Disclaimer: The views and opinions expressed above are those of the authors.
Women often become invisible within the vortex of conflict, and there is no inclusion of them in the discussion surrounding violent extremism. The discourse that discusses this invisibility, marginality, or the dismissal of women, despite being a great bearer of conflicts, is a critical component in understanding conflict. Some of the “recommendations” related to the gendered framework include reclaiming agency vis-a-vis empowerment in Indonesia, but that also requires an extensive effort to put the framework into action plans. Therefore, in this article, we wish to explore more the extent of a gendered framework as an intervention and counter-mean for Indonesia. How can this framework be used to dissect the problem and how women are invisible and the violent modalities related to this?
Looking into Islamic Fundamentalism, Violence, and Conflicts in Indonesia
Various studies in the West tried to understand radicalization and religious fundamentalism through the specific idea of statehood. If we look at the example of the Islamic State, the state is the centrality of the group’s raison d’etre, the sovereignty that envisioned a land and its people (Kaneva and Stanton, 2020). In achieving the creation of an Islamic state and enforcing sharia law, this vision is often understood as how Islamic fundamentalists enact a literal interpretation of the Qur’an (Fealy and White, 2008).
Looking back to Indonesia, many have synthesized the importance of Islam and Muslim organizations and thinkers in attaining the nation’s independence. The awakening of our anti-colonial spirit was also marked by the emerging work of Muslim scholars and politicians; to organize is to employ various Islamic values that denounce the act of imperialism from our land, to reclaim our agency (Qur’an 13:11, 3:140, 26:227). Islamic values underlined the importance of emancipatory work against oppression and became the foundation of organizing and the spirit of anti-colonial movements in Indonesia. This is, for Indonesian, a language that sets aside differences and one that is political.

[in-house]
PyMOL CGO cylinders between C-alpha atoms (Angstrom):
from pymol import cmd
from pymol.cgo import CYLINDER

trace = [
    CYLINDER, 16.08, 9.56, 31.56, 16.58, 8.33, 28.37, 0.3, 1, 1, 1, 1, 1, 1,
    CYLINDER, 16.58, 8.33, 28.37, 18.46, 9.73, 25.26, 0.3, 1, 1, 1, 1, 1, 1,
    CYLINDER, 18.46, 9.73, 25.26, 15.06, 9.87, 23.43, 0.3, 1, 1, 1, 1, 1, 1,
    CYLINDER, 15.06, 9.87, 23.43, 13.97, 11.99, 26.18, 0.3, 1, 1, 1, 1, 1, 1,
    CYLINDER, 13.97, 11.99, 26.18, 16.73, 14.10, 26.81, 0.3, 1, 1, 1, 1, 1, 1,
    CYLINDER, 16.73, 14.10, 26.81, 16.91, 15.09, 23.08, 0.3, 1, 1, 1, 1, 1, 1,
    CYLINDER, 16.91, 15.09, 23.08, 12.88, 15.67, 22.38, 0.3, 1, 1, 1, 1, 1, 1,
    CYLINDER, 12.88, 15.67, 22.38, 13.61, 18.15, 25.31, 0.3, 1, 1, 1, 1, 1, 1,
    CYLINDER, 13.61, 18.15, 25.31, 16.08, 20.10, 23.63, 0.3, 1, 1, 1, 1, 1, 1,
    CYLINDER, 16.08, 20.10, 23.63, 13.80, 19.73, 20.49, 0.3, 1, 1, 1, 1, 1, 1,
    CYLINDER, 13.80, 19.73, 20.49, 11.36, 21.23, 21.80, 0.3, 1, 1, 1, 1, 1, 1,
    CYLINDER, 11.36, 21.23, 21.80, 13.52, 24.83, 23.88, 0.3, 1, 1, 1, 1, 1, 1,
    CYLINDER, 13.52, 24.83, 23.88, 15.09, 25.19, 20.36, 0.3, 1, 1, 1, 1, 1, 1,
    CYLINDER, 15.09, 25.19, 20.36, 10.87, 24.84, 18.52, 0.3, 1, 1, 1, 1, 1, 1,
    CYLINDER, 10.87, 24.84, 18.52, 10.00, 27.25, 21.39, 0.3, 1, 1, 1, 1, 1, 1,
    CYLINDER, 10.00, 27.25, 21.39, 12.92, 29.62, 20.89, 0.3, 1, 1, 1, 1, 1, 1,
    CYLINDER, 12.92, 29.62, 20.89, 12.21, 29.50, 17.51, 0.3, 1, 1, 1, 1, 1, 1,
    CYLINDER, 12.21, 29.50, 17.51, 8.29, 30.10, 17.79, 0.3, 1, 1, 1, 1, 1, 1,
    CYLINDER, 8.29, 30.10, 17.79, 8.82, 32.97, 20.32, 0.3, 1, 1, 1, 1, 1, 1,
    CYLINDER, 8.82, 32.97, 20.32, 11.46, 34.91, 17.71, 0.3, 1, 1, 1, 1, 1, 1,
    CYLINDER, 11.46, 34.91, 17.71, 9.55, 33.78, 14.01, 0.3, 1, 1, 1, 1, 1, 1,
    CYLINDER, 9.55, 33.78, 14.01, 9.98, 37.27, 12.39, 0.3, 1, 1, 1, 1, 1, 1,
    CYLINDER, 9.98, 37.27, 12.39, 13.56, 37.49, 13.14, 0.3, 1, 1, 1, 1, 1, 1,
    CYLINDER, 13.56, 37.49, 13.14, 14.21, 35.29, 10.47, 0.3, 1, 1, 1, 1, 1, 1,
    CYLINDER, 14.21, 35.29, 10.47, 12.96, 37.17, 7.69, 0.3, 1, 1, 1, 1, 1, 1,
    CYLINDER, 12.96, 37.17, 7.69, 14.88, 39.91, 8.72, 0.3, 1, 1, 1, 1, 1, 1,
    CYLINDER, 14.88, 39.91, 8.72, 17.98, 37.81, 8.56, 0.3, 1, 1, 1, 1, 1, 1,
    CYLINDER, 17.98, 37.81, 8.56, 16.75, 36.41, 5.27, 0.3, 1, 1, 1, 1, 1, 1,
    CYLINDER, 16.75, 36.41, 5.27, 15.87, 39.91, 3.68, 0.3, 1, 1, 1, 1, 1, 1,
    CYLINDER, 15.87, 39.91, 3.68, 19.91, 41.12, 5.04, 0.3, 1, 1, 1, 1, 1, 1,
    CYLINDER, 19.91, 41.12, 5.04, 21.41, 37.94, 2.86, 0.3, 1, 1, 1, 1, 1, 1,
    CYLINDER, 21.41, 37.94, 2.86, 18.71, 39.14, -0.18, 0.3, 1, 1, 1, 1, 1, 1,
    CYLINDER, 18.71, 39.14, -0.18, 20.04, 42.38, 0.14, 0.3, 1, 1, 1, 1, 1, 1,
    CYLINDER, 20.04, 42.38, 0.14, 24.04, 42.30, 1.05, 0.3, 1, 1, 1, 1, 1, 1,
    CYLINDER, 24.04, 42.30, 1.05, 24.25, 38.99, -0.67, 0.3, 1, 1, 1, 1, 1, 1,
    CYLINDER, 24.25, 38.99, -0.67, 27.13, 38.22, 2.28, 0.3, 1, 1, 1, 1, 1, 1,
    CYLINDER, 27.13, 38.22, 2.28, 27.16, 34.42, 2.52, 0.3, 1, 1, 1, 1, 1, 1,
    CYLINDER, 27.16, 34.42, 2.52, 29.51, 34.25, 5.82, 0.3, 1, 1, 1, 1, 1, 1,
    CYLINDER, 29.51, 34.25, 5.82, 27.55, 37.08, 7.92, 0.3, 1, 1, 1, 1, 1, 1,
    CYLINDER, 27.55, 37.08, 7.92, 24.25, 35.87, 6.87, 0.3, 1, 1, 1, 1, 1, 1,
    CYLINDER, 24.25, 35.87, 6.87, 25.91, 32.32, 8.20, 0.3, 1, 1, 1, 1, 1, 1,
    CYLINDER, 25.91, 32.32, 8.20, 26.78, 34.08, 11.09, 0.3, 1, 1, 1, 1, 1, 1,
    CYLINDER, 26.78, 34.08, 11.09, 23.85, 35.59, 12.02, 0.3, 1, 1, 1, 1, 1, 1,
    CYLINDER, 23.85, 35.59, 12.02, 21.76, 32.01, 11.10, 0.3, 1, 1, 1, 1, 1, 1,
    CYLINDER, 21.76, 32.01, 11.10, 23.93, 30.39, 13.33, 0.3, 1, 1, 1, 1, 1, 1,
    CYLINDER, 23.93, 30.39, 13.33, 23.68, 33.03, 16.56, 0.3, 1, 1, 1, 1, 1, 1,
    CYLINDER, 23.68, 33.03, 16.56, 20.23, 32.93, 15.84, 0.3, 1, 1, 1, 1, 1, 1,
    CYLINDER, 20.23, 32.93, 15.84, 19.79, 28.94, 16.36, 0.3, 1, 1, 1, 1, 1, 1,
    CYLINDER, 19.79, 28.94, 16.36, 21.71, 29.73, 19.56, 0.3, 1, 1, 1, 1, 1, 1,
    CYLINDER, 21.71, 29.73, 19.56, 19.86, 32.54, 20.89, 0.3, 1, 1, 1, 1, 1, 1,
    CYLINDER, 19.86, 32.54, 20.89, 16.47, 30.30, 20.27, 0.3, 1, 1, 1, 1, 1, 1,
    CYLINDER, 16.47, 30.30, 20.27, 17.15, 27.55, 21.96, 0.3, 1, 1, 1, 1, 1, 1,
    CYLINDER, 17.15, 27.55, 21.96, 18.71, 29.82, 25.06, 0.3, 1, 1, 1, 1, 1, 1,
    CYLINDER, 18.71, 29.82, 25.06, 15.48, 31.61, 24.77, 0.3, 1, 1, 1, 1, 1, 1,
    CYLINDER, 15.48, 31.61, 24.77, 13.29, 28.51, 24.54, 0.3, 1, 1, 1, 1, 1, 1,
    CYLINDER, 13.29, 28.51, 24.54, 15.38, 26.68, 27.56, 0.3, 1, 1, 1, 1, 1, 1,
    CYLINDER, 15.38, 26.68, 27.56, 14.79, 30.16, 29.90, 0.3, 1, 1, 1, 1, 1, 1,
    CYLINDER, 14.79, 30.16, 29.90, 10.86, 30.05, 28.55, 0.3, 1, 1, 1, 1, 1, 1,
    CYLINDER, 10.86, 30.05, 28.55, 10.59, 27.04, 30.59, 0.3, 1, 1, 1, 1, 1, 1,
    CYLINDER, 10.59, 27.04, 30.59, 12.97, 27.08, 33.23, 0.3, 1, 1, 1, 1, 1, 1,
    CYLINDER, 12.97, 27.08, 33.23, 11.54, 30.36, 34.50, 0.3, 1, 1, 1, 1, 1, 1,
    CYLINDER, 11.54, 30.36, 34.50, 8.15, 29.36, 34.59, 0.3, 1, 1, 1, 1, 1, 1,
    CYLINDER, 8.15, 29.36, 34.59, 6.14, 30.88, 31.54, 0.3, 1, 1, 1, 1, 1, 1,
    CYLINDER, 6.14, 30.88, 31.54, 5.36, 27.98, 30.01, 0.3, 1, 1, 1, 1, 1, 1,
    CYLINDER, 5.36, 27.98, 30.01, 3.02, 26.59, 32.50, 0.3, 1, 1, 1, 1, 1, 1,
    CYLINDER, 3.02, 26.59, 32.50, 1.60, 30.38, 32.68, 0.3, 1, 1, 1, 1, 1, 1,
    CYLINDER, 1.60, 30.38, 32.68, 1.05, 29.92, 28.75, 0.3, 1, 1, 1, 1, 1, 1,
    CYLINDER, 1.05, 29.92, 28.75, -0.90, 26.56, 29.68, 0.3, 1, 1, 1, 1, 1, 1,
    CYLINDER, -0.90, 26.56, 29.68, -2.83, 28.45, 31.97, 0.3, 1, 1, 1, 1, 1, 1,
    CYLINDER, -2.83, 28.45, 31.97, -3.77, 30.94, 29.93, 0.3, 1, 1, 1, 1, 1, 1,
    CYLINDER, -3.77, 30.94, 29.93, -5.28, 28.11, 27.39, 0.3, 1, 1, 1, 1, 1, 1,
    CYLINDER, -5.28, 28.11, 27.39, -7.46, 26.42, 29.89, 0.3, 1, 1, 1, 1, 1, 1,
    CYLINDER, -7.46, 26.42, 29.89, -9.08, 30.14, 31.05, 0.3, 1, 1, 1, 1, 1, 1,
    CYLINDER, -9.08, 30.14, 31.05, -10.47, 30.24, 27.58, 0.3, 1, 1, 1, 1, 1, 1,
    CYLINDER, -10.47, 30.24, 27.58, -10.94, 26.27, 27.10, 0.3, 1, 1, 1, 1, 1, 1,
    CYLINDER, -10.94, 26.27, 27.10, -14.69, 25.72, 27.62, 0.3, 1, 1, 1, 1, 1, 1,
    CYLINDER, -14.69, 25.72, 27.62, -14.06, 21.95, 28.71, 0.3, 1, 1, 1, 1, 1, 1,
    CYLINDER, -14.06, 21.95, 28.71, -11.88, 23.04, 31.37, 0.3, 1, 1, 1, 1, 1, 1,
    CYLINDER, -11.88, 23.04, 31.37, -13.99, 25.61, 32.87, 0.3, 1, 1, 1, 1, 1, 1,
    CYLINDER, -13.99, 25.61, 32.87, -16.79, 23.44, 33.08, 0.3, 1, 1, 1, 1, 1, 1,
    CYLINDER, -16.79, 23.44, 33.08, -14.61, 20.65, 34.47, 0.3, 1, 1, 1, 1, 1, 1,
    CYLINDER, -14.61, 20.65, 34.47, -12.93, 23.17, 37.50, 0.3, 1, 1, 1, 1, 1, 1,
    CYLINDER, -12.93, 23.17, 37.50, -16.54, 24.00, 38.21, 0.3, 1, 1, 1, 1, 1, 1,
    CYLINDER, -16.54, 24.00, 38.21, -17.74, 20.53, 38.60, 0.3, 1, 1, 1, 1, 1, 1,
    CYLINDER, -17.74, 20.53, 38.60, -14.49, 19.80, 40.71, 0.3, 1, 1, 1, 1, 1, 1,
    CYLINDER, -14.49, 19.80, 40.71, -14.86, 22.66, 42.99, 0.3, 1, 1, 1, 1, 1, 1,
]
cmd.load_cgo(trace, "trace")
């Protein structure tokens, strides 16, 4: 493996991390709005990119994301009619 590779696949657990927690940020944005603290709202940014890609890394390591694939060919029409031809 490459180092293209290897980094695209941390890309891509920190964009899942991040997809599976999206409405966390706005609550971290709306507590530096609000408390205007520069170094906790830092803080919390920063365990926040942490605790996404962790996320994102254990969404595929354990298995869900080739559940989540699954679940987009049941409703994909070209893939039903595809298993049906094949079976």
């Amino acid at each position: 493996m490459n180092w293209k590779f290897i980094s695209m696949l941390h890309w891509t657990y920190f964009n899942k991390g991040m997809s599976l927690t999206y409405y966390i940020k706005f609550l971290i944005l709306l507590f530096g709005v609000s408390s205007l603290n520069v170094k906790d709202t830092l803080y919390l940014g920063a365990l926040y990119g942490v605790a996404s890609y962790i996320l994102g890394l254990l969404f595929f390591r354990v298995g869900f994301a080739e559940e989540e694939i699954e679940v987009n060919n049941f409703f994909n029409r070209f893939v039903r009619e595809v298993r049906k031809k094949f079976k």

Returning to the idea of religious fundamentalism through the Western lens, with its tendency to compartmentalize religion, is insufficient. How can we ensure ways to prevent and counter religious extremism? While doing so, we may demonize a culture and belief system. Setting aside and interpreting them into ways of intervention and prevention policies against religious extremism is a premature departure point that can be dismissive of what is imagined as Indonesia and the conflicts that are taking place here. Furthermore, it only pushed women further from the narrative and discussion surrounding women.
Ensuring that Women are Invisible and Making Women Invisible
While the act of war and the violence it shed upon had been crystalized with masculinity, currently, we observe two trends in Indonesia related to violent extremist groups; women are either being recruited by and employed to conduct the act of violence as a form of support to the husband or women without agency in this matter are subjected to violent extremist ideas. Either way, to posit women in these spaces means to dismiss the structure altogether.
In her work trying to integrate the ahistorical root of Sharia through the Muslim women communities in Bangladesh; Kabeer (2003) elaborated on the removal of women from taking their part in Islamic epistemologies and teachings, and how the discussion around Sharia and governance are strictly for men and the interpretation of the Quran are limited to what the male teachers ought to teach. This implies there is no alternative nor space for women except to abide by these teachings. This interpolation (de Silva, 2008), without any capacity to question the authenticity of the teaching, is highly ineffable. Women are without authority over their own experience, and there are religious justifications that support this constant undermining. The process of interpolation positioned women in a perpetual condition of mere subordinate role to fulfil their pursuit; “know your place and space.” it might not come in the mainstream idea of physical violence that is strictly coercive but an everyday experience that is continuously enunciated (Behera, 2008).